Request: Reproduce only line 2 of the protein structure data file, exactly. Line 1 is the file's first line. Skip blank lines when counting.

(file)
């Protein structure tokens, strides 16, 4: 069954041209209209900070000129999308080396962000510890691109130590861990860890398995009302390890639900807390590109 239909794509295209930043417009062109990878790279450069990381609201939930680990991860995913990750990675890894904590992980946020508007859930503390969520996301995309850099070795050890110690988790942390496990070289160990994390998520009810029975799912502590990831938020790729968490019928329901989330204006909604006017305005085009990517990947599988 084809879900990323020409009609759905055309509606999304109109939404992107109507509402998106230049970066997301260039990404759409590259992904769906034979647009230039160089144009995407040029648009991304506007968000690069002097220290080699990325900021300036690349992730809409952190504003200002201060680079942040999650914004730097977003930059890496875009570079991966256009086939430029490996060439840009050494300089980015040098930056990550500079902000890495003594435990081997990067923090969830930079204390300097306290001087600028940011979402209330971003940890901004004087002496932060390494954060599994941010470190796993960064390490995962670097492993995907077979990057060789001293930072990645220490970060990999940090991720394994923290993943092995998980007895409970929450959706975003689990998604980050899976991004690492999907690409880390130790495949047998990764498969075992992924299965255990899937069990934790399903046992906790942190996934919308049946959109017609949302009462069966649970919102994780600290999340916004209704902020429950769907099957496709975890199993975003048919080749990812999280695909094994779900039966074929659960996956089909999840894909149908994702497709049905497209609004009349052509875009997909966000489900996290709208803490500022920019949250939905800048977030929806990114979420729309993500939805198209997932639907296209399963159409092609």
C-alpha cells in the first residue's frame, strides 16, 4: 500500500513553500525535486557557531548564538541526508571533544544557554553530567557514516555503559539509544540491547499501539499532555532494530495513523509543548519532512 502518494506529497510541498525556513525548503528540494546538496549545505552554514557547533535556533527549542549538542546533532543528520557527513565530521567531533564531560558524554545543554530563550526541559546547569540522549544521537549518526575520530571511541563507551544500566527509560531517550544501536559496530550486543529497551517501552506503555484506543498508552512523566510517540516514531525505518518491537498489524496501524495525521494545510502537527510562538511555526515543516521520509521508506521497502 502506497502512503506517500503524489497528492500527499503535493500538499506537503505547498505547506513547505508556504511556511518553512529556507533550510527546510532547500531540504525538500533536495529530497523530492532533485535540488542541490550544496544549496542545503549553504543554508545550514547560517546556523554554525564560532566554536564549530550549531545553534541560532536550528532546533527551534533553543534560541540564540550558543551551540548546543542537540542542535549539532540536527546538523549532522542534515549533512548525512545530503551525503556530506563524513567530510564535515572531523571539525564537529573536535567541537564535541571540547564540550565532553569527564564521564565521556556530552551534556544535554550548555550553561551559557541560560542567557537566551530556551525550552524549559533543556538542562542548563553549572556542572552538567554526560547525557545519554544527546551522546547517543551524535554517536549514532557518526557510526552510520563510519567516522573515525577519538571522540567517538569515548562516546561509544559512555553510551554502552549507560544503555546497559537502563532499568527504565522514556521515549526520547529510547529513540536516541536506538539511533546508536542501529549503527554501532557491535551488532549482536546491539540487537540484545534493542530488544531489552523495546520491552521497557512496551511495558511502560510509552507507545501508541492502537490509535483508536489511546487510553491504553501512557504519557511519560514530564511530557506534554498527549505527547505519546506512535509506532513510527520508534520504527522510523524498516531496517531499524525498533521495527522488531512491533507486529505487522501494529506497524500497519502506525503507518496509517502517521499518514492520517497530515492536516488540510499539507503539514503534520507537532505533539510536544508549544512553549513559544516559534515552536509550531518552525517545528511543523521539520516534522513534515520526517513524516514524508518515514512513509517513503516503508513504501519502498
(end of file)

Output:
C-alpha cells in the first residue's frame, strides 16, 4: 500500500513553500525535486557557531548564538541526508571533544544557554553530567557514516555503559539509544540491547499501539499532555532494530495513523509543548519532512 502518494506529497510541498525556513525548503528540494546538496549545505552554514557547533535556533527549542549538542546533532543528520557527513565530521567531533564531560558524554545543554530563550526541559546547569540522549544521537549518526575520530571511541563507551544500566527509560531517550544501536559496530550486543529497551517501552506503555484506543498508552512523566510517540516514531525505518518491537498489524496501524495525521494545510502537527510562538511555526515543516521520509521508506521497502 502506497502512503506517500503524489497528492500527499503535493500538499506537503505547498505547506513547505508556504511556511518553512529556507533550510527546510532547500531540504525538500533536495529530497523530492532533485535540488542541490550544496544549496542545503549553504543554508545550514547560517546556523554554525564560532566554536564549530550549531545553534541560532536550528532546533527551534533553543534560541540564540550558543551551540548546543542537540542542535549539532540536527546538523549532522542534515549533512548525512545530503551525503556530506563524513567530510564535515572531523571539525564537529573536535567541537564535541571540547564540550565532553569527564564521564565521556556530552551534556544535554550548555550553561551559557541560560542567557537566551530556551525550552524549559533543556538542562542548563553549572556542572552538567554526560547525557545519554544527546551522546547517543551524535554517536549514532557518526557510526552510520563510519567516522573515525577519538571522540567517538569515548562516546561509544559512555553510551554502552549507560544503555546497559537502563532499568527504565522514556521515549526520547529510547529513540536516541536506538539511533546508536542501529549503527554501532557491535551488532549482536546491539540487537540484545534493542530488544531489552523495546520491552521497557512496551511495558511502560510509552507507545501508541492502537490509535483508536489511546487510553491504553501512557504519557511519560514530564511530557506534554498527549505527547505519546506512535509506532513510527520508534520504527522510523524498516531496517531499524525498533521495527522488531512491533507486529505487522501494529506497524500497519502506525503507518496509517502517521499518514492520517497530515492536516488540510499539507503539514503534520507537532505533539510536544508549544512553549513559544516559534515552536509550531518552525517545528511543523521539520516534522513534515520526517513524516514524508518515514512513509517513503516503508513504501519502498